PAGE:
A recent study by business software giant Sage reveals that a quarter of the 3,000 CEOs, MDs and business owners blamed IT vendors for selling them the wrong products. Which, says newsletter silicon. com, might go some way to explaining the findings that bosses turn to friends and family as the main source (34 per cent) of advice about new software products.
It may just be the right way to go, as Truro architect the Lilly Lewarne Practice discovered recently Most architectural practices use CAD and where there are more than two workstations gathered it is likely that they are networked in some way.
Networking is an arcane art and not all network consultants bother to understand the special needs of architects. On the other hand, some do.
Truro architect the Lilly Lewarne Practice has been running a 12-workstation network for the past 15 months unattended and without a hitch. If your office is not networked that may sound not all that interesting. If it is, you might be either envious or, given the vicissitudes of networking, even bitter. You are almost certainly familiar with the practice's background experience. Lilly Lewarne had become fed up with the limitations of its existing network of AutoCAD workstations based on Windows 98, Internet Connection Sharing and BNC (coaxial) cabling connecting the slow network cards.
Windows 98 is fine for home computing but it is not great for a business environment. It was never designed to cope with serious networking and the load imposed on it by AutoCAD meant that it crashed regularly - even though the practice members were old hands at using AutoCAD. The old system had grown like Topsy in the hands of various IT consultants and was spread over two floors with an up-to-date network (using Cat5 cabling) in the drawing office upstairs but, inexplicably, no connection to the two admin computers downstairs - although these were linked together with a coaxial connection. This meant that architects could not look at correspondence on screen but had to go downstairs and interrupt the admin staff. Peripherals such as printers were attached to individual workstations.
This added to the load to the system so that printer queue jams, and internal packet collisions and worse, were so common that productivity was hampered - to the extent that sometimes the architects could not get drawings out on time.
Following an expensive but messed-up upgrade by IT consultants, the practice was at its wits' end until it decided to call in the newly qualified son of senior associate Robert Moore.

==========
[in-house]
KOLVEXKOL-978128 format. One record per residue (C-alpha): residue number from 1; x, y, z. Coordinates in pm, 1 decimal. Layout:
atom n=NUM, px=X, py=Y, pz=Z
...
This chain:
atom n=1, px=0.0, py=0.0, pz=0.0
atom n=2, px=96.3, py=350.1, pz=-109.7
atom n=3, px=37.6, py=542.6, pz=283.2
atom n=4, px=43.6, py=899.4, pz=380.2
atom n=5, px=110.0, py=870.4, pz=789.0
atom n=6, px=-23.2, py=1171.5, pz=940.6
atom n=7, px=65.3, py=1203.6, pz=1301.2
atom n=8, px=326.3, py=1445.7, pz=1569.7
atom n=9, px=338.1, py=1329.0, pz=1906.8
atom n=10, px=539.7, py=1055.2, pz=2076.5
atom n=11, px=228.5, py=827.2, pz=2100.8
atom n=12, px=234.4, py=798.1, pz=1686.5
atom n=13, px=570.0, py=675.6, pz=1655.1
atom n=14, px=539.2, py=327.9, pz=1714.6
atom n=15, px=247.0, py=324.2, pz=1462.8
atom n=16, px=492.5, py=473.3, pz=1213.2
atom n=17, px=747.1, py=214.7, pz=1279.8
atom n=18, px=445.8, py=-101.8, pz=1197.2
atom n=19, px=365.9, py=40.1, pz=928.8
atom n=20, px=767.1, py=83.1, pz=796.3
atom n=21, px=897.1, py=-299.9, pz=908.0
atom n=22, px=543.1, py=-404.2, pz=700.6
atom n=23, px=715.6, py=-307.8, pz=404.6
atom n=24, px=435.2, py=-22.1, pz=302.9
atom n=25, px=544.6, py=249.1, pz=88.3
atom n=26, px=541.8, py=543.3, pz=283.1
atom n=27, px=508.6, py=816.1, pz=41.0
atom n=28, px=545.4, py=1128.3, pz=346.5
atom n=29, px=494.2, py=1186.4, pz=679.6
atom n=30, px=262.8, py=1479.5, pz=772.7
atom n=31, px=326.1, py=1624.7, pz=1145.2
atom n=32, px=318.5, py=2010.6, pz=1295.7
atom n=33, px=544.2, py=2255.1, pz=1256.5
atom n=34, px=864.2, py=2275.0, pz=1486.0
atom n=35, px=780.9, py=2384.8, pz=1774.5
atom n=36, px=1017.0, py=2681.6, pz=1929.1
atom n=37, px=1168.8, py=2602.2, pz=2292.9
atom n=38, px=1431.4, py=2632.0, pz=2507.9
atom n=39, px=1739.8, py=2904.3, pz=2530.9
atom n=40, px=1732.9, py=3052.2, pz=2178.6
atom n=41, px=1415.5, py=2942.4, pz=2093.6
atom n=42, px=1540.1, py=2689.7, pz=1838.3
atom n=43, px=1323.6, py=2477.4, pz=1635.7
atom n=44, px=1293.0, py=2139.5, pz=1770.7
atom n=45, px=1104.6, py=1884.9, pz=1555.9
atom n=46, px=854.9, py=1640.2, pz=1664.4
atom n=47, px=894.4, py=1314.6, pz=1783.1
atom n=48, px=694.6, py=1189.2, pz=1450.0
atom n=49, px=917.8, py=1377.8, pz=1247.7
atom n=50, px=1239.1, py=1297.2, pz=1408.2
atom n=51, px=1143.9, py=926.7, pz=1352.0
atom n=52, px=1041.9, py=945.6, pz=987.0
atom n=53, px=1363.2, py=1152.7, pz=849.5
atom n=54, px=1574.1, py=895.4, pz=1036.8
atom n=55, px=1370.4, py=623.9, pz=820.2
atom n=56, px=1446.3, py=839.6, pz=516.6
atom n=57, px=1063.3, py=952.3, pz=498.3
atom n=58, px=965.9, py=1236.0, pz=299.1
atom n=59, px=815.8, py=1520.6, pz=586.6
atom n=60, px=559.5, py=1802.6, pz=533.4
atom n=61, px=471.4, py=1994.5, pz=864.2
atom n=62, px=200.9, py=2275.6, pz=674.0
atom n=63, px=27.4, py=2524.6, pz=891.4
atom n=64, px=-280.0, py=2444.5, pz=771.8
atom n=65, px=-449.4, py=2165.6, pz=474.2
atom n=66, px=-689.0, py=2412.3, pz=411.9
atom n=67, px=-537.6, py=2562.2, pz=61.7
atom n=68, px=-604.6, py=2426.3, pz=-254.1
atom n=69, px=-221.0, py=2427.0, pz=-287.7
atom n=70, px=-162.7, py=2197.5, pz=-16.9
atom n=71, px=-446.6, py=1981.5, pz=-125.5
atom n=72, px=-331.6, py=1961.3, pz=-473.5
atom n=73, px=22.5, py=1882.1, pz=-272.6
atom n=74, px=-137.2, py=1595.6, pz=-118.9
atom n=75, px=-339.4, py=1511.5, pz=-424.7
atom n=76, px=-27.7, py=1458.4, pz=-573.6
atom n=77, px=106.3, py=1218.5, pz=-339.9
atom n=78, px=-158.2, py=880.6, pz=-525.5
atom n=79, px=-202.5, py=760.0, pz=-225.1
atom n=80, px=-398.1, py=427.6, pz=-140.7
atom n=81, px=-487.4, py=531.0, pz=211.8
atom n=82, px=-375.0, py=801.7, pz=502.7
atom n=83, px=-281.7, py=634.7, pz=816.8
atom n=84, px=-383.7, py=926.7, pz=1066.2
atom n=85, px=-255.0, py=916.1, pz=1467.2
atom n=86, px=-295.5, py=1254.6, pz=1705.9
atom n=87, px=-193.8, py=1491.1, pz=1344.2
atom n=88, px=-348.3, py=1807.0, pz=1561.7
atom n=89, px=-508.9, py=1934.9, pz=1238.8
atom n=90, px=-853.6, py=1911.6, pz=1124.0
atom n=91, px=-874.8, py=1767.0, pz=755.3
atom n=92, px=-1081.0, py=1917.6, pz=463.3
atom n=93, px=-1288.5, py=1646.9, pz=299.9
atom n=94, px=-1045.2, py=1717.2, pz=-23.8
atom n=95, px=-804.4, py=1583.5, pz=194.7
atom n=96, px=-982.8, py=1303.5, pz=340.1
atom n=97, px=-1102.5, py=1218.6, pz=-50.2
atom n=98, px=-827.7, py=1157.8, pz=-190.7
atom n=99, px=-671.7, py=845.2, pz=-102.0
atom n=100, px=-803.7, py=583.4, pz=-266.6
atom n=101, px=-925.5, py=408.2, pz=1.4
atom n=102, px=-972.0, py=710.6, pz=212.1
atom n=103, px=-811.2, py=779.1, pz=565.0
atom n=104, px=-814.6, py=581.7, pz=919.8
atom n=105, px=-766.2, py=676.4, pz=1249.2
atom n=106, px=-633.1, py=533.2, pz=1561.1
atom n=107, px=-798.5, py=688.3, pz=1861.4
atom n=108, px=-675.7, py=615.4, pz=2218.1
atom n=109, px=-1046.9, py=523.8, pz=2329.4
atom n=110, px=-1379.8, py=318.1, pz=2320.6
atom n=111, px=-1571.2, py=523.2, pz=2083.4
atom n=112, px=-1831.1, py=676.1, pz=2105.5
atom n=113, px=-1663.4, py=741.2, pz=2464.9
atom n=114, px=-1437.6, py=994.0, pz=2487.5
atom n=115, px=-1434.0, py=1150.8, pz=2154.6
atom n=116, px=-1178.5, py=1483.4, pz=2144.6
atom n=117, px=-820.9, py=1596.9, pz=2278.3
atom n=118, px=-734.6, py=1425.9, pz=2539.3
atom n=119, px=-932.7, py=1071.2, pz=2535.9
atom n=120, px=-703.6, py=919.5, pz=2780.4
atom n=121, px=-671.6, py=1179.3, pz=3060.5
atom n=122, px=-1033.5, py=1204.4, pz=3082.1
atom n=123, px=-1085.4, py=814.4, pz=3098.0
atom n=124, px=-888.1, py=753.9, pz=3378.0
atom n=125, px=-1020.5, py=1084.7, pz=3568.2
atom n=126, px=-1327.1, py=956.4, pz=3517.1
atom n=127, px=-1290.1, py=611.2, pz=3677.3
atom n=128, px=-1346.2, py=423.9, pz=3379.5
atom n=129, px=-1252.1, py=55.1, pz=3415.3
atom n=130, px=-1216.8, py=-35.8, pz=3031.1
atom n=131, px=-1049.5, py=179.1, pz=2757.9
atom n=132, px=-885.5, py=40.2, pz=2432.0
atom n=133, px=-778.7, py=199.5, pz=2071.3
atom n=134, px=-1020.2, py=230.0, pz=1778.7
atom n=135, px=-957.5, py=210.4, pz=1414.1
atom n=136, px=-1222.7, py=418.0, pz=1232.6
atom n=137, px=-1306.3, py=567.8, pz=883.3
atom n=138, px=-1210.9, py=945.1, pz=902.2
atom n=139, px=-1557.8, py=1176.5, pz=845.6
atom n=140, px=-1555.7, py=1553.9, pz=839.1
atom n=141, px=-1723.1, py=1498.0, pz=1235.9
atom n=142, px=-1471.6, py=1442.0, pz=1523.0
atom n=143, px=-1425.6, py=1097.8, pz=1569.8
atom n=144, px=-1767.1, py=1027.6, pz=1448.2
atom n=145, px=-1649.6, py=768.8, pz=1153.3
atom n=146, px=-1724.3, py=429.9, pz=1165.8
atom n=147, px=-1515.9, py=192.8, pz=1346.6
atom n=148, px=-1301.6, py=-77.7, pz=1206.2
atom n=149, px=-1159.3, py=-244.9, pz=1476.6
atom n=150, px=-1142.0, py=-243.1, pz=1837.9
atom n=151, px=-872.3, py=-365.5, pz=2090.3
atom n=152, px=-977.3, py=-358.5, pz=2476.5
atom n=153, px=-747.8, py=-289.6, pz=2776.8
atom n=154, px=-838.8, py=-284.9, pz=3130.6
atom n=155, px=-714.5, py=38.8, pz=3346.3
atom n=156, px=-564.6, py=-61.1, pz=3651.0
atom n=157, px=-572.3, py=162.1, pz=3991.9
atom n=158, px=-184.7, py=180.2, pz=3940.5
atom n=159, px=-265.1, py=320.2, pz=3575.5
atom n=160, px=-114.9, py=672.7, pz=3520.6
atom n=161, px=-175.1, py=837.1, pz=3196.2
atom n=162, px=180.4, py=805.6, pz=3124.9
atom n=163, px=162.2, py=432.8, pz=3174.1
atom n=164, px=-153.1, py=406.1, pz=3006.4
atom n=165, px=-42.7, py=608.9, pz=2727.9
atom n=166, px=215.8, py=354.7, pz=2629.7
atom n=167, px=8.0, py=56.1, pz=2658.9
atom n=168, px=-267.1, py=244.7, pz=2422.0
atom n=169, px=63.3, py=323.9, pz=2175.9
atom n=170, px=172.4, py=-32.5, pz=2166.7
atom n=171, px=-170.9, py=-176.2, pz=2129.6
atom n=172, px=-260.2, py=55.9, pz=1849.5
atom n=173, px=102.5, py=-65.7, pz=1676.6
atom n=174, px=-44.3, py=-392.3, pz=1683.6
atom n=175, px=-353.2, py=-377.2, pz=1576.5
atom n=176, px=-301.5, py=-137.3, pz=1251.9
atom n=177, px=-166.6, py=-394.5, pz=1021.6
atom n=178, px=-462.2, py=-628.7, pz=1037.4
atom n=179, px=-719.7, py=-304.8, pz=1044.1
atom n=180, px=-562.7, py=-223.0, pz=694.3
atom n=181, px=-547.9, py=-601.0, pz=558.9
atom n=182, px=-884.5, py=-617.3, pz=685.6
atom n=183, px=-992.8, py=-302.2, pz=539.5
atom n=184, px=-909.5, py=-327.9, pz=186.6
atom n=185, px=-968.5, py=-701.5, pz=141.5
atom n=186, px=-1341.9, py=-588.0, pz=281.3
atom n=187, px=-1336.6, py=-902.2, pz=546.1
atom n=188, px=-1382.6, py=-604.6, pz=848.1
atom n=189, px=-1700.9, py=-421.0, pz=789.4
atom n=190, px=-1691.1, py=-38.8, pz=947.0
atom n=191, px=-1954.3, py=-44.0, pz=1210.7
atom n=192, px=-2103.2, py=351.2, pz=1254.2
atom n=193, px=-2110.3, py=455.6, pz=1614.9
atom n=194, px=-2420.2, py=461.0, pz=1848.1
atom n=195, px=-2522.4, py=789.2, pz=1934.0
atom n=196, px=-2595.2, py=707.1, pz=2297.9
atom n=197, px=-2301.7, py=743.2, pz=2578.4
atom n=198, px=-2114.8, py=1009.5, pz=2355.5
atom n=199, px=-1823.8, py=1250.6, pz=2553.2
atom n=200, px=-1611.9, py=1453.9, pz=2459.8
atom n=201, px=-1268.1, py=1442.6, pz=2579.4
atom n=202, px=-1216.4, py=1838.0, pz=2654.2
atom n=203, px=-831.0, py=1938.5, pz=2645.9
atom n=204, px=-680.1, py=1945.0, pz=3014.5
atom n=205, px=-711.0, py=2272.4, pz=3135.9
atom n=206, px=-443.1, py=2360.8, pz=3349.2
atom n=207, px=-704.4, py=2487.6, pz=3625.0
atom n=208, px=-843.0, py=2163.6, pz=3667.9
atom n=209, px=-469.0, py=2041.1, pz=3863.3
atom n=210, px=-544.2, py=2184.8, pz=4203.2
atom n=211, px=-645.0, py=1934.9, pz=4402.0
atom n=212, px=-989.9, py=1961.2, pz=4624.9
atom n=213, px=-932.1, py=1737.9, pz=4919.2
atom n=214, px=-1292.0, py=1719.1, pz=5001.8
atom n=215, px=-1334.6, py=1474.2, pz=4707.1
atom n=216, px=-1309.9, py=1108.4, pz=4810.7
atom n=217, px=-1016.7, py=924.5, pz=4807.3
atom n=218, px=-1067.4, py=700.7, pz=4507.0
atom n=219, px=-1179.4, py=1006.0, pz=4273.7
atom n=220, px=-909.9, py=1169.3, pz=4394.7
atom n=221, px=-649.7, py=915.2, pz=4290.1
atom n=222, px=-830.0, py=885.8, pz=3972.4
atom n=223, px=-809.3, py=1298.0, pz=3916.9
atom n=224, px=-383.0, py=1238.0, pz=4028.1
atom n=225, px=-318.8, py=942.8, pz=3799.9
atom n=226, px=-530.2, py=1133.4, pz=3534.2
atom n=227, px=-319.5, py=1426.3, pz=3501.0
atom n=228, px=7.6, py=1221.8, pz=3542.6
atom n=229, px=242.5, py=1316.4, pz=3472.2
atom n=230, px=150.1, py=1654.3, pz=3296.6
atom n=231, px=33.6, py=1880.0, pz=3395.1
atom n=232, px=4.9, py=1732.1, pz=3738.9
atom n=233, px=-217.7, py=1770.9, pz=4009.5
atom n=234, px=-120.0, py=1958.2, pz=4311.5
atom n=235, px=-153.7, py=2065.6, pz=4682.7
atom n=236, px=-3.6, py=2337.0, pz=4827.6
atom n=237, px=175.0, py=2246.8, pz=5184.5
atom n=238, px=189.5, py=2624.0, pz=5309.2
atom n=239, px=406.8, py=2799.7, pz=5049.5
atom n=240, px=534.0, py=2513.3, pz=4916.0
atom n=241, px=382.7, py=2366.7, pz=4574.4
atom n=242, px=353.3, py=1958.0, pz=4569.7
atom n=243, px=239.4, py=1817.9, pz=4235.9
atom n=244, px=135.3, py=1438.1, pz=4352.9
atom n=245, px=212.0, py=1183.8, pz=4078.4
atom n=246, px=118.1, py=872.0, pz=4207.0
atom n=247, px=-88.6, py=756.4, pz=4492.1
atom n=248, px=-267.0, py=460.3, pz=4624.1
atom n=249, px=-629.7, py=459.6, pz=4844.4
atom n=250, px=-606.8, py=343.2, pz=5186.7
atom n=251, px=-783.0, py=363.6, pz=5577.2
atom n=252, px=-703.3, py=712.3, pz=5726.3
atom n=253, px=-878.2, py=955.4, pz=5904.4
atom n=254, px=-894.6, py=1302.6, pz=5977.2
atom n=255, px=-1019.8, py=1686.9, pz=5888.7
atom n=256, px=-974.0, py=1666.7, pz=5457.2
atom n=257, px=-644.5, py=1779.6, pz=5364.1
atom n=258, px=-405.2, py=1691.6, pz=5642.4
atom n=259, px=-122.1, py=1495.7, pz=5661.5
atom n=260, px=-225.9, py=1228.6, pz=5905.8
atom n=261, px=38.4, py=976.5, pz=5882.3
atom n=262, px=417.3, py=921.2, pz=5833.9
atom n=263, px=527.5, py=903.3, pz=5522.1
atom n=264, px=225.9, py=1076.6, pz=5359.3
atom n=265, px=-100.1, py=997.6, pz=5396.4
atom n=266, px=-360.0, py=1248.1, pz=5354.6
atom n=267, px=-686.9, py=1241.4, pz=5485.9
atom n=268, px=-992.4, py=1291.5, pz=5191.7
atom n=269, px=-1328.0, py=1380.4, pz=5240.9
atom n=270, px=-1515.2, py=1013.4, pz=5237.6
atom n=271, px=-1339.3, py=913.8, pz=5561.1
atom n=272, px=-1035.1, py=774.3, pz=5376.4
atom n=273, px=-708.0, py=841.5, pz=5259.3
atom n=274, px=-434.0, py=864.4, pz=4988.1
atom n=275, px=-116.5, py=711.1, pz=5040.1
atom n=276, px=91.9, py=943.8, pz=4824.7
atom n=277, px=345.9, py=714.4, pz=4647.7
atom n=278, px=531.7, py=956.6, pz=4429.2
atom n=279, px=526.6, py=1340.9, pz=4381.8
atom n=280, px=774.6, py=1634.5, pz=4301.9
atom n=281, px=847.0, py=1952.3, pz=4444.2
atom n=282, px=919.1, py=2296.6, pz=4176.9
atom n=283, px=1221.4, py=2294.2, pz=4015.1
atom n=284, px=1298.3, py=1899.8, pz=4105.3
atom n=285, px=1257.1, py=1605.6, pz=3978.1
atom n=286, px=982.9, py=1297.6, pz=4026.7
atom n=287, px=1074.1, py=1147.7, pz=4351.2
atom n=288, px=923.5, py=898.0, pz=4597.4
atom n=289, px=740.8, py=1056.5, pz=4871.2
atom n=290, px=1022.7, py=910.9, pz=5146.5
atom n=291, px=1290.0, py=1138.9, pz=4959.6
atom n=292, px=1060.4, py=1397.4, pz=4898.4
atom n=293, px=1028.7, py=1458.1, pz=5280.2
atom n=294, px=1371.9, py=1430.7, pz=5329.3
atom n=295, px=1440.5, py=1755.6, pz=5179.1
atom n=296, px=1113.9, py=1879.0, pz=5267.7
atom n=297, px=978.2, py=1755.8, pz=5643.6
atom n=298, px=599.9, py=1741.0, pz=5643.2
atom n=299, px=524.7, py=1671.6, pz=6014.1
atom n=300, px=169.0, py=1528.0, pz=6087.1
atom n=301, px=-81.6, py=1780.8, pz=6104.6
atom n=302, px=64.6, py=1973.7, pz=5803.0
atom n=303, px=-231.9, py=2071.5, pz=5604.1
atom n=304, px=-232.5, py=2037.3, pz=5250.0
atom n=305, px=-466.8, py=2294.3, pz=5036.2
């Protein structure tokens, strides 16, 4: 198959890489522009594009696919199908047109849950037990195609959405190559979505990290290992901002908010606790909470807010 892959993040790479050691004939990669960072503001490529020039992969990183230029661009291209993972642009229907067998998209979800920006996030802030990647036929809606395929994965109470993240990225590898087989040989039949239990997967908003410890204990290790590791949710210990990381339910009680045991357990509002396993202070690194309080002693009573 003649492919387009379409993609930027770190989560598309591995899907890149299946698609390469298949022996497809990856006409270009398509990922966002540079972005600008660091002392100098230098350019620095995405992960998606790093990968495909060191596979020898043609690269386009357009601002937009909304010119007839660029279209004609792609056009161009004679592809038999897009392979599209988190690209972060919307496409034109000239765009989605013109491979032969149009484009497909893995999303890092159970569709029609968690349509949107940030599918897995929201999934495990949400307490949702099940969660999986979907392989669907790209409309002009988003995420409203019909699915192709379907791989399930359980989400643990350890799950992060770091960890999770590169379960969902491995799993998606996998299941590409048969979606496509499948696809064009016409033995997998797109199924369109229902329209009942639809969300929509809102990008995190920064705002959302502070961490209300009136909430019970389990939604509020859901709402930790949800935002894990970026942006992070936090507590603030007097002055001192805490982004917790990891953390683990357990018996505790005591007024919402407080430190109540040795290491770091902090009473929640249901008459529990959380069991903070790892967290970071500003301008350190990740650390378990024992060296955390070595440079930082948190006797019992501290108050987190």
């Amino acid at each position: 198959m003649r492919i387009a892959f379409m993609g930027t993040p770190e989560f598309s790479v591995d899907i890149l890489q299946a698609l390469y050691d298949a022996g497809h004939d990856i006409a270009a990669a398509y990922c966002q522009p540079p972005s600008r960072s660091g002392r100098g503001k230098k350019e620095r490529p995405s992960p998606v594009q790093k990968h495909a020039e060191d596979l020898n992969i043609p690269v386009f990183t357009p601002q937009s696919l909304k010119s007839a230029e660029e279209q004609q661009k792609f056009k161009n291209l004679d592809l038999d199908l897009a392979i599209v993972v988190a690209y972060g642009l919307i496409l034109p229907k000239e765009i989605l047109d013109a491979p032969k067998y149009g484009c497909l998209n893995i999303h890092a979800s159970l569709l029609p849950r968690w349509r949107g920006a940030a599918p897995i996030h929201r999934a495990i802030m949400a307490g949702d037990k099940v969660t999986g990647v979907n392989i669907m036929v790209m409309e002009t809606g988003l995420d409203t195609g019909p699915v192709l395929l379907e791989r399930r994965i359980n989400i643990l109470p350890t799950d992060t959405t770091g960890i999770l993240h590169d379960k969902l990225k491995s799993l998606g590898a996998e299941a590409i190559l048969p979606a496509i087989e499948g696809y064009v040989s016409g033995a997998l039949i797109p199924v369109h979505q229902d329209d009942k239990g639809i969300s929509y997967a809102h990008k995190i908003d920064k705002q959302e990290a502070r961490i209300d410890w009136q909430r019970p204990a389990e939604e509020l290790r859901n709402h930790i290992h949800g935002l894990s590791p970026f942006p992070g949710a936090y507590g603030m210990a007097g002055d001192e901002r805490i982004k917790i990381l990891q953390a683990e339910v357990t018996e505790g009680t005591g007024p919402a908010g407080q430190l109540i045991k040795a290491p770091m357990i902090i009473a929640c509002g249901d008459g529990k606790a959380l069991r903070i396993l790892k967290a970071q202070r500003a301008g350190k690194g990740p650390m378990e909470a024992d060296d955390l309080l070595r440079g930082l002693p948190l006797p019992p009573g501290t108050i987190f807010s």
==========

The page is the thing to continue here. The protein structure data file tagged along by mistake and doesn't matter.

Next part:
Under the influence of television's Time Team magic, Tom Moore had read archaeology at Cardiff, but the realities of this itinerant, underpaid occupation, combined with his personal interest in computers, led him to segue into a masters programme in computer science. In some ways, analysing and interpreting existing computer systems is very similar to peeling away the layers of history on some rain-lashed Bronze Age site in the Outer Hebrides.
Tom Moore says: 'I came in and walked round with a clipboard and pen, did a few checks, looked hard, went away and produced a document about the network and what needed to be done.' With this as a base performance specification, the practice decided to call for new tenders. What came in, Moore says was 'off the shelf, costly and over-specified kit when you wanted something simple which was set up in a way you wanted'.
Finding out what the architects wanted was simple enough: Moore asked them. Apart from not wanting regular crashes, long printer queues and worries about security and backups, there was the need for clarity. The first thing Moore decided on was a central server on whose hard drives the central information repository would be located - all the files the practice needed to carry out its functions. The staff workstations networked to the server would have their own hard drives (and USB memory sticks) for everyday applications, such as AutoCAD, local and personal data.
In an architectural practice, Moore explains: 'There is almost always more than one person working on a project.' Instead of having to pass the files around the network as before, it makes much more sense to store them in one place where everybody has access to them. For the same reason it makes sense to have all the common peripherals such as printers attached to the server rather than individual computers so that printer log jams are less likely because there is no competition with resource-hungry AutoCAD.
It also meant that printer usage no longer affected everyday work.
Moore says: 'I suggested that [in the server's central repository] there should be an architect area, an administrator area for letters and invoices, a more private practice area for fee costings, accounts, confidential files and payroll. There would be a fourth miscellaneous area for everything else: drivers, anti-virus software, British Standards and the like. So that for people at their screens there would be their own C drive and the four sections of the server repository reading as drives W, X, Y and Z. Staff would have access to these drives according to their credentials.' The drives would be organised in a simple hierarchy based on date and job number and then, in the architect section, the active or dormant currency of the project, and then the file type - such as drawing, photo, image and the like. Moore says: 'we have laid it down that staff need to be consistent - and over the last year they have been. So if you want to see a digital picture, you need the year and job number and there it is.' Imposing consistency Sceptical about the possibility of architects being consistent for any length of time, you are reminded that CAD users have had to become strict about using layers with consistency - or at least have an idea of the possible consequences if they don't.